Border patrol agents tried to force a mentally ill man over the border into Mexico because they thought he looked like he was from there.
The shocking recording was made in March 2017 at Mexicos border with California, but released by NBC News on Wednesday.
The pair of Customs and Border Patrol agents trying to coerce the man over were disciplined but stayed with the agency, which told the network it was an isolated incident.
The revelation comes as the Trump administration has asked border states to deploy National Guard troops to the southwest border to help border patrol agents.
Mexican officials stationed opposite Calexico, Calif., made the recording after warnings that U.S. officials were improperly forcing people back over the border.
The agents come into view escorting a shirtless man who struggles to keep his composure.
One of the officials tells Mexican border agents the man is going back, despite protests that theyre not going through the proper international procedure.
Anyone whos Mexican and illegally in the U.S. must be brought to the countrys consulate before returning home, NBC News noted. Someone from another country has to be flown back to their homeland.
But the agent, speaking in Spanish with his Mexican counterparts, insists the man is going to walk back on his own.
Im not going to return him, the unidentified U.S. agent says. Hes going to return.
I think hes Mexican. Hes going back to his country.
The man, who was wearing only a pair of pants and squirming, struggles to keep his balance.
Look at that, an unseen Mexican official says. And you dont even know if hes Mexican or not.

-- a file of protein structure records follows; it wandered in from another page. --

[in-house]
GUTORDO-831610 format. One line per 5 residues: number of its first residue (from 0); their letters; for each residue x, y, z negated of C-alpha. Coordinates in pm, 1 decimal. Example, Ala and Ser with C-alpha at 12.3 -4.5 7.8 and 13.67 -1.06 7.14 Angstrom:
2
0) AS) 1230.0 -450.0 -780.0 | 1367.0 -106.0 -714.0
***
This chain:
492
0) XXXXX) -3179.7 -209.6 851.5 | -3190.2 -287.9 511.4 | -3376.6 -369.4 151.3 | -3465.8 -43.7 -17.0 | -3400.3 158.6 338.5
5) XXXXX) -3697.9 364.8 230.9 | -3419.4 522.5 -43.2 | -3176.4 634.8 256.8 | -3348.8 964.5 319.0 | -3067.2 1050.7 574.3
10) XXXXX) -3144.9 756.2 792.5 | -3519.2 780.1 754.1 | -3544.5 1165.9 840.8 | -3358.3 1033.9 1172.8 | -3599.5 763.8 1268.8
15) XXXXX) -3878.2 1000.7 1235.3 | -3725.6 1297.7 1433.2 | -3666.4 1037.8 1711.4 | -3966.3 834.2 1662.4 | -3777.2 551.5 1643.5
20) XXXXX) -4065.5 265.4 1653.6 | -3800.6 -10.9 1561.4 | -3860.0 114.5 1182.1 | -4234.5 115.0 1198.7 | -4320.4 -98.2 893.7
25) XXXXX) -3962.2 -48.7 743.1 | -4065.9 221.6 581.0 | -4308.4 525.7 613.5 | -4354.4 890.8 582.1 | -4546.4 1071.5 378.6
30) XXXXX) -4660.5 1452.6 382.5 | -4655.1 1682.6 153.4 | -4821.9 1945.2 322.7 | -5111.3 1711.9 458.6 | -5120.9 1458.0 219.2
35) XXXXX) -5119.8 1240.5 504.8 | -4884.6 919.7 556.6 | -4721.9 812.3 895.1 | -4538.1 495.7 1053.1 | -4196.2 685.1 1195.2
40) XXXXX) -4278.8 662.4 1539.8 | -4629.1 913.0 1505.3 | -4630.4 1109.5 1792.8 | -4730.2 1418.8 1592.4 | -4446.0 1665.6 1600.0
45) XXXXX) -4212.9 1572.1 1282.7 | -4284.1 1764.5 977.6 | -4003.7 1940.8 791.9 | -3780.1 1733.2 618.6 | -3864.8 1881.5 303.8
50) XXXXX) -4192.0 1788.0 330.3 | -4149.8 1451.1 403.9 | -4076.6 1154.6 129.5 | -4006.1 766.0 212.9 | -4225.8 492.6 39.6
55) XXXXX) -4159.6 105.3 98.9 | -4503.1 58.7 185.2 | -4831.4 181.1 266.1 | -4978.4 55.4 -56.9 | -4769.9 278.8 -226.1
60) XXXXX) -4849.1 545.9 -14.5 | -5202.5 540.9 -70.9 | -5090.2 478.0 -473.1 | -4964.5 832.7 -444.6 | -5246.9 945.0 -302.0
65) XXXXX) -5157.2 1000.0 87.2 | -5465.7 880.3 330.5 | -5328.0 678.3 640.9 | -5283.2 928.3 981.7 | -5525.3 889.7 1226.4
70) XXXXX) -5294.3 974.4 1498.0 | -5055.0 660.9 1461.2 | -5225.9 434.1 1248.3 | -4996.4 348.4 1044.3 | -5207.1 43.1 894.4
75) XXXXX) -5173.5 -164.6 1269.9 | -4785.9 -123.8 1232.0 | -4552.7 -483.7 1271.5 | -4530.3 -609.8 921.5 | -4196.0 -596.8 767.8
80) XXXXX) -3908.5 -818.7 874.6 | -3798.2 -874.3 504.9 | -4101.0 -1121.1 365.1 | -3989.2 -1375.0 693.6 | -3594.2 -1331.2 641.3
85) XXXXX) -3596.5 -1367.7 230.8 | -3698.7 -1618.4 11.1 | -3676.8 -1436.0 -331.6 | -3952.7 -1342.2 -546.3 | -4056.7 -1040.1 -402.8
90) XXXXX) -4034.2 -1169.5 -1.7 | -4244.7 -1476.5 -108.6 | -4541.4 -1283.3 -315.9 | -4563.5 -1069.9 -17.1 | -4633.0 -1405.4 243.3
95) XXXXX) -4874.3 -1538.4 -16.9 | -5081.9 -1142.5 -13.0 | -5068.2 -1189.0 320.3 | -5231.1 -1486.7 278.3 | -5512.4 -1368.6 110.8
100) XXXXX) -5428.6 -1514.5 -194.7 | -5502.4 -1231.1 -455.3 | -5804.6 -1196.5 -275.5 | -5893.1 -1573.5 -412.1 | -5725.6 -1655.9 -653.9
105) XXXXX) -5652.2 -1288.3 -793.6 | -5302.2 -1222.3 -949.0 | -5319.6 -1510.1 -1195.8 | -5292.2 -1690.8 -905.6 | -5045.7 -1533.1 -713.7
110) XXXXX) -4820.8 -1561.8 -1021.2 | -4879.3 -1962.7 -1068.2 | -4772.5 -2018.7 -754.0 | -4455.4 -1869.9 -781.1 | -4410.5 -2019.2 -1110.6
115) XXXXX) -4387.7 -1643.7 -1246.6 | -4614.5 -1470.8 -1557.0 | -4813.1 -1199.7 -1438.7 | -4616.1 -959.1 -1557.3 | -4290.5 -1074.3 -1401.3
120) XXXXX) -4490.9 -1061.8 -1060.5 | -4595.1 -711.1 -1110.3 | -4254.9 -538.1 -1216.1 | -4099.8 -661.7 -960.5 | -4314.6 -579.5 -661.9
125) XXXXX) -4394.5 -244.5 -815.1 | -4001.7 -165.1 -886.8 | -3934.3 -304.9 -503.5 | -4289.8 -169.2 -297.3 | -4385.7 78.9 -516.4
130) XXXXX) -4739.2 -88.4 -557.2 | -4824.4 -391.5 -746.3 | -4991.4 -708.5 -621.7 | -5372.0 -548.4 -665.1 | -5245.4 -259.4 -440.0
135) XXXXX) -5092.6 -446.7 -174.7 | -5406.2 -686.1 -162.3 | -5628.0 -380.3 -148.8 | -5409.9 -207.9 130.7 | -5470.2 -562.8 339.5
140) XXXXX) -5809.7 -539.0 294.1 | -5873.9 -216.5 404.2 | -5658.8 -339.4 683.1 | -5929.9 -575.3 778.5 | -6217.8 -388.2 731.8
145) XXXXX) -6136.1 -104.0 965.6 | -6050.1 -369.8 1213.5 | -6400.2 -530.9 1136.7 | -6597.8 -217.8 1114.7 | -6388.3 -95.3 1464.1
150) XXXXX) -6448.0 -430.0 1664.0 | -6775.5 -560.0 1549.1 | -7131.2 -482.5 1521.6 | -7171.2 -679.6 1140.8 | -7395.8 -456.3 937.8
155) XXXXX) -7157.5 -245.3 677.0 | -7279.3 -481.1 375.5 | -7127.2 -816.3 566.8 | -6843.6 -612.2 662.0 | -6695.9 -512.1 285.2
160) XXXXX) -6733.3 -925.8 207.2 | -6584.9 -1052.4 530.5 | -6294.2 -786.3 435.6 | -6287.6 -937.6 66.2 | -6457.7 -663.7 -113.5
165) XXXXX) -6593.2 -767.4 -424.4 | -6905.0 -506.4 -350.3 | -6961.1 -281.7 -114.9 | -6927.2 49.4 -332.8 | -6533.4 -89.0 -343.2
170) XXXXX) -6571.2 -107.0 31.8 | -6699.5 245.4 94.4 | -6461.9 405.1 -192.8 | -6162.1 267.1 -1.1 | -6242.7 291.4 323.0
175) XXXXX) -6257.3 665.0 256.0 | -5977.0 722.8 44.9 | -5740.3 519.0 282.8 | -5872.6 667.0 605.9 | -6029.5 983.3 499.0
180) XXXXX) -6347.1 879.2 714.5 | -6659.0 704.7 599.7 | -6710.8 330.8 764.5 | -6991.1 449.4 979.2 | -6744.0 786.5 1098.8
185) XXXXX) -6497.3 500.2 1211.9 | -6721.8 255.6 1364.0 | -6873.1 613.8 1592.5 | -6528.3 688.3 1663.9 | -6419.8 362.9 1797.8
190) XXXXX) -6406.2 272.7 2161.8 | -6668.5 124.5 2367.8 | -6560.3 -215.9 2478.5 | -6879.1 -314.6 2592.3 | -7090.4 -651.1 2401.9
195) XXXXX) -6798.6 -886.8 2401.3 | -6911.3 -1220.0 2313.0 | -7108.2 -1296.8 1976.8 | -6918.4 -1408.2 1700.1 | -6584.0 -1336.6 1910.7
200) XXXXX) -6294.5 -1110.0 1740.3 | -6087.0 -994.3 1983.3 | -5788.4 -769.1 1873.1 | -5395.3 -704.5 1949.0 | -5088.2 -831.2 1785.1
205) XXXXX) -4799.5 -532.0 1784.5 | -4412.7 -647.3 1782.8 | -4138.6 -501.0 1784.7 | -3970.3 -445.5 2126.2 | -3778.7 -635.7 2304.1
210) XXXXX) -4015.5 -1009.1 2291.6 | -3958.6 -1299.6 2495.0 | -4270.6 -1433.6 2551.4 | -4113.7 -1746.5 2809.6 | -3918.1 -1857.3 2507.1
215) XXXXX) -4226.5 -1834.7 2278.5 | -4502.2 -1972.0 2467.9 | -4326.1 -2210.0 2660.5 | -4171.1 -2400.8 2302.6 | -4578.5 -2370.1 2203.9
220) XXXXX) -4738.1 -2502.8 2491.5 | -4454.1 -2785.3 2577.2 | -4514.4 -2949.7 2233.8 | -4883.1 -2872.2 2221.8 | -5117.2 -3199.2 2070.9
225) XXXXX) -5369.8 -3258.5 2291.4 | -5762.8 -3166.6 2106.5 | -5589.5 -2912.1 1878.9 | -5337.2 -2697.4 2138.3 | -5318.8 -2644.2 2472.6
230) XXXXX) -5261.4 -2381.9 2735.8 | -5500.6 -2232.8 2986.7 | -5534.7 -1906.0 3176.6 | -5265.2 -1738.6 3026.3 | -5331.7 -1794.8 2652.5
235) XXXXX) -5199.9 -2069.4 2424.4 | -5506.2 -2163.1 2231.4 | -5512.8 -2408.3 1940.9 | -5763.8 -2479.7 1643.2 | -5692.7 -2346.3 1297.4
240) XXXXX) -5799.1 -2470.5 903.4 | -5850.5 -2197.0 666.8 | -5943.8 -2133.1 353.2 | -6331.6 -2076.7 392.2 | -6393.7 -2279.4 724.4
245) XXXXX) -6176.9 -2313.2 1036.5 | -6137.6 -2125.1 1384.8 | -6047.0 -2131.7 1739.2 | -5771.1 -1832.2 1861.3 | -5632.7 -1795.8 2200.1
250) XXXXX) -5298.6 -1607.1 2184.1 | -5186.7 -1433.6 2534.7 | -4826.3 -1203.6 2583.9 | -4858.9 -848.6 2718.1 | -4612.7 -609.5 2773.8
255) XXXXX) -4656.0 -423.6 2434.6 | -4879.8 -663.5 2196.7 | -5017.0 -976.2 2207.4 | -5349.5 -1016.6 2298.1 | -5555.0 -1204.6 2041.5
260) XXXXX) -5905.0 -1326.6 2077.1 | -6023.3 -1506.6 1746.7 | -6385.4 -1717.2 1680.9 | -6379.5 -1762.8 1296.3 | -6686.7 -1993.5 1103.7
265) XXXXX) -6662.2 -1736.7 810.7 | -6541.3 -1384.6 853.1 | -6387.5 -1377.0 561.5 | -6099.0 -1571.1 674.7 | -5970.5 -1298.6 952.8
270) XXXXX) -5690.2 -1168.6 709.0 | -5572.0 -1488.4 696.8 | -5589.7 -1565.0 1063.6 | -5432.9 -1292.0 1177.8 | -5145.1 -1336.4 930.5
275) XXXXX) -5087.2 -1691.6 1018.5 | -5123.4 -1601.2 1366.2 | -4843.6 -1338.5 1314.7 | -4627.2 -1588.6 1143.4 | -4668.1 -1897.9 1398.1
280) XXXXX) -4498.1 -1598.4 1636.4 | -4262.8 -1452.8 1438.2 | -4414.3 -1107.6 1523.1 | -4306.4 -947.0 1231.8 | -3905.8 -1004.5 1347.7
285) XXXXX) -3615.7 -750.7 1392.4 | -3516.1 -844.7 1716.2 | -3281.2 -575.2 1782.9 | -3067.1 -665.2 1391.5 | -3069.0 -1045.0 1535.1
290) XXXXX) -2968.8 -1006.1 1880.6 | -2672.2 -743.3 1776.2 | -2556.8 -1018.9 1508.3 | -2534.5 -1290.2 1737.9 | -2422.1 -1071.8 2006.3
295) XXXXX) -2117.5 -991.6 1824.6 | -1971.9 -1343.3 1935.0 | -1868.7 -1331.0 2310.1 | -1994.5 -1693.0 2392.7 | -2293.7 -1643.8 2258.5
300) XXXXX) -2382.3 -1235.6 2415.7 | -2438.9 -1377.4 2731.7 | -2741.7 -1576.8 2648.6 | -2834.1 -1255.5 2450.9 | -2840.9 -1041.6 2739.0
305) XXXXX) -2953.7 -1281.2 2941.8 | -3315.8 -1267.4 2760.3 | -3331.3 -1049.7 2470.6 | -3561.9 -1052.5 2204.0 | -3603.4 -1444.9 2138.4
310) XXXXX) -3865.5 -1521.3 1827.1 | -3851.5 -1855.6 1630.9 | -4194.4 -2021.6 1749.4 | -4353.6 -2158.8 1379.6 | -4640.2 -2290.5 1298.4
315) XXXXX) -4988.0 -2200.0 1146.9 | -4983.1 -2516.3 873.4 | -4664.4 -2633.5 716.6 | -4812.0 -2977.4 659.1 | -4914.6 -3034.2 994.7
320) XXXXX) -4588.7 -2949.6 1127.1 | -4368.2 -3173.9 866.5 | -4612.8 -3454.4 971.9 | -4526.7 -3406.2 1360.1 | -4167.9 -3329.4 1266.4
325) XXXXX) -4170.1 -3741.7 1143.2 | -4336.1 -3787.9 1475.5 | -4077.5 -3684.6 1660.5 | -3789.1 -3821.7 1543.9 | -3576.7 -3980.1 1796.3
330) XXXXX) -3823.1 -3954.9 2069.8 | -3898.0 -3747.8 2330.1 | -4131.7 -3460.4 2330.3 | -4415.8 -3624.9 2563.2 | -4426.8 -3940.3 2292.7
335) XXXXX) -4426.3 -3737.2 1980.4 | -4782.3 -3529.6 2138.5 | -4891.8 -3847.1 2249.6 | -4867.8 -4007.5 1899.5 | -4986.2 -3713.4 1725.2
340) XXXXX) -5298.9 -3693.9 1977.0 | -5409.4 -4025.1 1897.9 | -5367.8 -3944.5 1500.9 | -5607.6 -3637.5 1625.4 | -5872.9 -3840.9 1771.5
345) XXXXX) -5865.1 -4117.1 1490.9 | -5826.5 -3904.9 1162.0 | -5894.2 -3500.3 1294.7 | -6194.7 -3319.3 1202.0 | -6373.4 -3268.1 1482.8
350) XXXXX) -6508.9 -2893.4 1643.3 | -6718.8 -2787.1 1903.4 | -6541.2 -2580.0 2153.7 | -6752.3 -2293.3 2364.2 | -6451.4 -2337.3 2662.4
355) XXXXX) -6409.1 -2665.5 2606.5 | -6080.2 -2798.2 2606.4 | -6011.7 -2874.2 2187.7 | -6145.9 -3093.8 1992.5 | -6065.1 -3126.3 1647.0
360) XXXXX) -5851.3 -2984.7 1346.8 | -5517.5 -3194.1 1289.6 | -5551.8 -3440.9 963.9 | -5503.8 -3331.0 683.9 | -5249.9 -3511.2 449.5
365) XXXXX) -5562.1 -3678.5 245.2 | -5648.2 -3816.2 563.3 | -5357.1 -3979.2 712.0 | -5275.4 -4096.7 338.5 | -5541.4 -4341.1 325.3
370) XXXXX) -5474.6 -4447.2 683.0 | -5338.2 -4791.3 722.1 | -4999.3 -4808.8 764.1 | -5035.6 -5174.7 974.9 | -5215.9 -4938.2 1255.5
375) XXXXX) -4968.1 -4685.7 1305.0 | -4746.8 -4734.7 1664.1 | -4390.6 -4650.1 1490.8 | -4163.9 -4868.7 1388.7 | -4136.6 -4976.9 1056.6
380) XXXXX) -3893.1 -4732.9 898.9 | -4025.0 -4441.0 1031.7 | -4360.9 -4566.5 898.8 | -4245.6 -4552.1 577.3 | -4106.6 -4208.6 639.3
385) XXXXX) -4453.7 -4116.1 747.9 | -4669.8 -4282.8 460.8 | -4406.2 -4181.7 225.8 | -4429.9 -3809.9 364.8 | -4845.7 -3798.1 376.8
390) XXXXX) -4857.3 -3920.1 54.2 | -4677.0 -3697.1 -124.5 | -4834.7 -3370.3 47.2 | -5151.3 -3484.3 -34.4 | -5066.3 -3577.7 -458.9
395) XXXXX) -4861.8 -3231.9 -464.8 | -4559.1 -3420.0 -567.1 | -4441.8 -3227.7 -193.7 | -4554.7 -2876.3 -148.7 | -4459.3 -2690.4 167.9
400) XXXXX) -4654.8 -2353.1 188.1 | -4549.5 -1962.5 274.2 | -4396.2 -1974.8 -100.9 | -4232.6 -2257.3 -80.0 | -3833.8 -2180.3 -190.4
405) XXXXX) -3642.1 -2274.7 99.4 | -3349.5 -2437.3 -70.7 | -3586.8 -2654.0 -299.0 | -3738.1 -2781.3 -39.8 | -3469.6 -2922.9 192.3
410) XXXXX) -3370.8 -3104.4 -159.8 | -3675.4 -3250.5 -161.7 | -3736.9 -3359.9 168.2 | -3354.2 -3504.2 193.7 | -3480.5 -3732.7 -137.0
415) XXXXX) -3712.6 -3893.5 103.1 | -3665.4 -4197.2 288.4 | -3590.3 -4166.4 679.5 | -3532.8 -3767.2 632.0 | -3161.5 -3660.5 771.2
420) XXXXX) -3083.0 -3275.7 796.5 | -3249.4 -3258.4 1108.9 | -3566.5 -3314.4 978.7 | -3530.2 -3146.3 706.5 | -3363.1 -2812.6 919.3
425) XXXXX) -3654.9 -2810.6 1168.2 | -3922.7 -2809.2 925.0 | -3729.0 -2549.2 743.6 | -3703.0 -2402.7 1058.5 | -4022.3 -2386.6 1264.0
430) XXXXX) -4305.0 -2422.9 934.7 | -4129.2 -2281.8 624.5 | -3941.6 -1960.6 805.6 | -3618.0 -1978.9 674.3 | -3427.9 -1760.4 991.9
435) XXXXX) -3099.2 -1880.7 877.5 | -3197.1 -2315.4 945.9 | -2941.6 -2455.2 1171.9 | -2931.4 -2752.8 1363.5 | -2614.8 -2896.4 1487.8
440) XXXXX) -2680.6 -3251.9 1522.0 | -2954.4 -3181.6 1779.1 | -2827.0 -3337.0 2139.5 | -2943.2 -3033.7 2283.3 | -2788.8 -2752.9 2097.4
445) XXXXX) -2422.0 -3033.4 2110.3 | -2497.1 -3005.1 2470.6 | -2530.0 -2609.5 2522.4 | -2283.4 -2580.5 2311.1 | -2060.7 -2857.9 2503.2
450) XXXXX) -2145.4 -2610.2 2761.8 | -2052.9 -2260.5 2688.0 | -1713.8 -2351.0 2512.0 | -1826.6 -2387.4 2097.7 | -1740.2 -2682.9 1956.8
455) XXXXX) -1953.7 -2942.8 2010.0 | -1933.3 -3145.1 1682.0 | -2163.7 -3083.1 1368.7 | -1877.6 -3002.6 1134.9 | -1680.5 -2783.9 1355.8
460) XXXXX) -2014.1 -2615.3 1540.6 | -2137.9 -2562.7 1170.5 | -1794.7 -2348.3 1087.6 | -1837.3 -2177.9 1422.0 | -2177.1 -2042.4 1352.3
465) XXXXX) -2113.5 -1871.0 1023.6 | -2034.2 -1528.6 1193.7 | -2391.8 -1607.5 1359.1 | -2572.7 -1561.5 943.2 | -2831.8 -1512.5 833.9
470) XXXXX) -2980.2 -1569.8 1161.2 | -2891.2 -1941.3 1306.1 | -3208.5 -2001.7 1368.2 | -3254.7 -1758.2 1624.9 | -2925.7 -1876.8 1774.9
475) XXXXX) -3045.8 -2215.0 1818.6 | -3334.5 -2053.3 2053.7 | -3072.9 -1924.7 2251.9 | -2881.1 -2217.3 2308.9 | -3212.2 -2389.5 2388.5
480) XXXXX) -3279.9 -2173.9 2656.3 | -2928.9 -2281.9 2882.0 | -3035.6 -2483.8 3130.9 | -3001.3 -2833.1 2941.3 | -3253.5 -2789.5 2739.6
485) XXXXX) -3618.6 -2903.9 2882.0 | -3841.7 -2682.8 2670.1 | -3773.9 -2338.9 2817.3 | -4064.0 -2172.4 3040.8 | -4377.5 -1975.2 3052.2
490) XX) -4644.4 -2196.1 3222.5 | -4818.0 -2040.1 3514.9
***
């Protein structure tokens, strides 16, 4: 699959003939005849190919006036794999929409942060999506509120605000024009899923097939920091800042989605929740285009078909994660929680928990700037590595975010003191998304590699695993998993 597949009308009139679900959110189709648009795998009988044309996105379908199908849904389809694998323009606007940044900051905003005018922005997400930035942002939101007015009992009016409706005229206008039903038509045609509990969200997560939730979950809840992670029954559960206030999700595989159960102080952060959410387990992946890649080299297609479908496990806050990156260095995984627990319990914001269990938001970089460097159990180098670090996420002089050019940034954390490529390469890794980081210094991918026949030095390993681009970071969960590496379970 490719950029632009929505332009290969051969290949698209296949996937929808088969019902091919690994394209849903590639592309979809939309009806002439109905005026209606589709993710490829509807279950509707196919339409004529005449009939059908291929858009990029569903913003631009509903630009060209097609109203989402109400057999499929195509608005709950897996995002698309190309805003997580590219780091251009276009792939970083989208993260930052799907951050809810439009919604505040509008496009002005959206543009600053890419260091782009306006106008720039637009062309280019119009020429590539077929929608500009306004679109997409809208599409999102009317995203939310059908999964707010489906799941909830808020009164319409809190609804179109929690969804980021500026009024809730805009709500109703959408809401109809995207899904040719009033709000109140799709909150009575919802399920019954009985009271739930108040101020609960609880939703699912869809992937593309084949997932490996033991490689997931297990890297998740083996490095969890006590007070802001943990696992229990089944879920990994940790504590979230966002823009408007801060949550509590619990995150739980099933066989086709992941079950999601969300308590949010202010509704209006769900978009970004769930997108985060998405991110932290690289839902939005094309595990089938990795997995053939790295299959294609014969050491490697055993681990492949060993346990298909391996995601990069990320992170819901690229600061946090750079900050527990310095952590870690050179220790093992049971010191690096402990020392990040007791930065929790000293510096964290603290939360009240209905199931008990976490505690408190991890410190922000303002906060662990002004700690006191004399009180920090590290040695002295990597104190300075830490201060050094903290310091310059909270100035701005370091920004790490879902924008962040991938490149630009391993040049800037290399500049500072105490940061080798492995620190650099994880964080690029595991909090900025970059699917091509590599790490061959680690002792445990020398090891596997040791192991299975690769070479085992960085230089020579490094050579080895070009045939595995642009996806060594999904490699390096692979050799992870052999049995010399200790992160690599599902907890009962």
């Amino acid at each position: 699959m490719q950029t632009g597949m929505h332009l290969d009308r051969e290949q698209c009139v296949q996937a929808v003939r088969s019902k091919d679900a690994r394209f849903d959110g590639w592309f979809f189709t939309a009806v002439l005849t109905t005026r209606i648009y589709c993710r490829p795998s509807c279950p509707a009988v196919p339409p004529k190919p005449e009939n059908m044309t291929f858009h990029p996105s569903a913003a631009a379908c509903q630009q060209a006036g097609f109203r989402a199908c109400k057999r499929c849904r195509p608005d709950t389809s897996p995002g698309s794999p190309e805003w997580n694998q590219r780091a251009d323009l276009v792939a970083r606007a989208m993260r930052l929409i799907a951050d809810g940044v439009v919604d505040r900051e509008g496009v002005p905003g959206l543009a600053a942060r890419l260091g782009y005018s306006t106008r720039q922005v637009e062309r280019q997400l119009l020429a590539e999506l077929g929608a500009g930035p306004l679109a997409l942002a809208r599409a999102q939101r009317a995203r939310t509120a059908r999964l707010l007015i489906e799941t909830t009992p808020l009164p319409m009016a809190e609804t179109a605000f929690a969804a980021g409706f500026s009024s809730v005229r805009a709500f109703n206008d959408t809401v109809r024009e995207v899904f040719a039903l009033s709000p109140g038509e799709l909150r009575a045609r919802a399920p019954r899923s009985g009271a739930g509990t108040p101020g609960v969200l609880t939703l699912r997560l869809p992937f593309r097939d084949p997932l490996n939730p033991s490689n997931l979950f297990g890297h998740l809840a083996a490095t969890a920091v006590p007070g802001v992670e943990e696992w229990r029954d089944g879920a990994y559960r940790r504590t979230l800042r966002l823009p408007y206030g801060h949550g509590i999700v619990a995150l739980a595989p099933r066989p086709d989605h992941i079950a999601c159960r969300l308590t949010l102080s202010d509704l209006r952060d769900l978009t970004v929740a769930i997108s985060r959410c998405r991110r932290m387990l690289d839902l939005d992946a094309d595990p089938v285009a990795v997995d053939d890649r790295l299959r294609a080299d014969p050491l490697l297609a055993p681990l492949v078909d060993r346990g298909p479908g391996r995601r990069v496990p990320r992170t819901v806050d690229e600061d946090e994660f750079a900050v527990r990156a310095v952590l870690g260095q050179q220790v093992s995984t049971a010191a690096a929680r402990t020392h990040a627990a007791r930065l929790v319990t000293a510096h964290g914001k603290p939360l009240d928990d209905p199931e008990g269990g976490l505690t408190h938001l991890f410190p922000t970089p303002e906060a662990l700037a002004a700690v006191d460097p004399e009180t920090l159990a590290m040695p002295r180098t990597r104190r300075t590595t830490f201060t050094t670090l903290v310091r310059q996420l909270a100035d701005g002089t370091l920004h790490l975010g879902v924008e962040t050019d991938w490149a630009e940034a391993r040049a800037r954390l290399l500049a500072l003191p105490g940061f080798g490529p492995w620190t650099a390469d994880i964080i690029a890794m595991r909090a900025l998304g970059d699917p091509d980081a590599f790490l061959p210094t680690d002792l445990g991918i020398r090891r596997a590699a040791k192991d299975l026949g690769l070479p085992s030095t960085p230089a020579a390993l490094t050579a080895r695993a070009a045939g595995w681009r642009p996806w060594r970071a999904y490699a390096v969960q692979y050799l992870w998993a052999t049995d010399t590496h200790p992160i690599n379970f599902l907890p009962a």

To which the U.S. agent quips: He looks like it.
The disturbed man is then seen wandering around, walking into the path of cars trying to cross into Mexico.
The man was later abandoned at an American park, NBC News reported, which wasnt recorded.
Agents lost track of him for almost a month, until someone called the cops in late April 2017 because he was acting erratic, officials told the network.
The unnamed man was brought to the Mexican consulate, where authorities indeed confirmed he was from there.
The man had been picked up for trying to cross into California, Arizona and Texas 16 times, officials told NBC News.
Not documenting where the man actually came from before sending him into Mexico would have created a number of headaches for the U.S. government, including keeping accurate numbers on migrants place of origin.
In the video, our actions were not consistent with our normal procedures, David Kim, assistant chief patrol agent, told NBC News. Corrective action was taken to ensure all our agents understand their responsibilities of adhering to established processes, practices, and policies.